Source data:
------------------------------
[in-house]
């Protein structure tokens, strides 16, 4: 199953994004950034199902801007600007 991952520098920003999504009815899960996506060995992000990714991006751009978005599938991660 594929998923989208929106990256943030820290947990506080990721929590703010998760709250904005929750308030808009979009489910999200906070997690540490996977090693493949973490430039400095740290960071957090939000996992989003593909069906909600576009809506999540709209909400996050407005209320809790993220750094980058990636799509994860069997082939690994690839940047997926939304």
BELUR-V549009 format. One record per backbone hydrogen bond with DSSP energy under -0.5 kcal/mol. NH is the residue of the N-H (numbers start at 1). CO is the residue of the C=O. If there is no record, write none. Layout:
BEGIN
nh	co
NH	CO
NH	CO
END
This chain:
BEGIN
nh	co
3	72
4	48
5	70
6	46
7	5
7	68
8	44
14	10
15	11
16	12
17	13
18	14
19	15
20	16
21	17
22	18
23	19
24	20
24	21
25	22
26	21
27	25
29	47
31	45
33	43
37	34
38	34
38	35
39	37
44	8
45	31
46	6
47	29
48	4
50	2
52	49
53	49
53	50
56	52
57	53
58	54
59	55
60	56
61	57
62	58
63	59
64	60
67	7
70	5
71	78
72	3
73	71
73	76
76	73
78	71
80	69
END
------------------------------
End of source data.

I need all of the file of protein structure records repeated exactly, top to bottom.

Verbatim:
[in-house]
């Protein structure tokens, strides 16, 4: 199953994004950034199902801007600007 991952520098920003999504009815899960996506060995992000990714991006751009978005599938991660 594929998923989208929106990256943030820290947990506080990721929590703010998760709250904005929750308030808009979009489910999200906070997690540490996977090693493949973490430039400095740290960071957090939000996992989003593909069906909600576009809506999540709209909400996050407005209320809790993220750094980058990636799509994860069997082939690994690839940047997926939304």
BELUR-V549009 format. One record per backbone hydrogen bond with DSSP energy under -0.5 kcal/mol. NH is the residue of the N-H (numbers start at 1). CO is the residue of the C=O. If there is no record, write none. Layout:
BEGIN
nh	co
NH	CO
NH	CO
END
This chain:
BEGIN
nh	co
3	72
4	48
5	70
6	46
7	5
7	68
8	44
14	10
15	11
16	12
17	13
18	14
19	15
20	16
21	17
22	18
23	19
24	20
24	21
25	22
26	21
27	25
29	47
31	45
33	43
37	34
38	34
38	35
39	37
44	8
45	31
46	6
47	29
48	4
50	2
52	49
53	49
53	50
56	52
57	53
58	54
59	55
60	56
61	57
62	58
63	59
64	60
67	7
70	5
71	78
72	3
73	71
73	76
76	73
78	71
80	69
END